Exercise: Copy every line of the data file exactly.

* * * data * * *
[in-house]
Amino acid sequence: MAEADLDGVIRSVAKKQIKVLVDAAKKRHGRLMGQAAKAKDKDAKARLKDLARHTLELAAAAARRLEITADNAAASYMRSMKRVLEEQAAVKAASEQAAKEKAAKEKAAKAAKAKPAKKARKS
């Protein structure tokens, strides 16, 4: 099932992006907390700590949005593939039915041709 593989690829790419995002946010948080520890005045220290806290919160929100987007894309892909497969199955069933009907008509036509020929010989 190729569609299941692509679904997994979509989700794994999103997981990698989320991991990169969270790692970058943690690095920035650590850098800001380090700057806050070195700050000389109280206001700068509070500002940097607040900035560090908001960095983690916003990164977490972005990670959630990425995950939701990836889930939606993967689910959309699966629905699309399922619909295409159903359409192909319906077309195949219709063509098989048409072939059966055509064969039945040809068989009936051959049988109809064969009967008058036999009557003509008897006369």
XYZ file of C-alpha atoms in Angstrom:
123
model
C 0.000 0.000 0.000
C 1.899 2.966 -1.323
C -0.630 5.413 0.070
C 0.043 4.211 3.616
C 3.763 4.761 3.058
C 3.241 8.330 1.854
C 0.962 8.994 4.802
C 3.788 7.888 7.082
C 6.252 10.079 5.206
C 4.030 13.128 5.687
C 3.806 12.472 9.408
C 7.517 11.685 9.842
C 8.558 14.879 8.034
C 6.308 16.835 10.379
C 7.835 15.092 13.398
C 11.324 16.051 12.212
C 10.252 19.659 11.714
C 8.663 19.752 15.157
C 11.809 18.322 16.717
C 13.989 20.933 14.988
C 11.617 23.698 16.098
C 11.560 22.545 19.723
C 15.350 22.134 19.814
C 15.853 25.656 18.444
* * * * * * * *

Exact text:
[in-house]
Amino acid sequence: MAEADLDGVIRSVAKKQIKVLVDAAKKRHGRLMGQAAKAKDKDAKARLKDLARHTLELAAAAARRLEITADNAAASYMRSMKRVLEEQAAVKAASEQAAKEKAAKEKAAKAAKAKPAKKARKS
């Protein structure tokens, strides 16, 4: 099932992006907390700590949005593939039915041709 593989690829790419995002946010948080520890005045220290806290919160929100987007894309892909497969199955069933009907008509036509020929010989 190729569609299941692509679904997994979509989700794994999103997981990698989320991991990169969270790692970058943690690095920035650590850098800001380090700057806050070195700050000389109280206001700068509070500002940097607040900035560090908001960095983690916003990164977490972005990670959630990425995950939701990836889930939606993967689910959309699966629905699309399922619909295409159903359409192909319906077309195949219709063509098989048409072939059966055509064969039945040809068989009936051959049988109809064969009967008058036999009557003509008897006369």
XYZ file of C-alpha atoms in Angstrom:
123
model
C 0.000 0.000 0.000
C 1.899 2.966 -1.323
C -0.630 5.413 0.070
C 0.043 4.211 3.616
C 3.763 4.761 3.058
C 3.241 8.330 1.854
C 0.962 8.994 4.802
C 3.788 7.888 7.082
C 6.252 10.079 5.206
C 4.030 13.128 5.687
C 3.806 12.472 9.408
C 7.517 11.685 9.842
C 8.558 14.879 8.034
C 6.308 16.835 10.379
C 7.835 15.092 13.398
C 11.324 16.051 12.212
C 10.252 19.659 11.714
C 8.663 19.752 15.157
C 11.809 18.322 16.717
C 13.989 20.933 14.988
C 11.617 23.698 16.098
C 11.560 22.545 19.723
C 15.350 22.134 19.814
C 15.853 25.656 18.444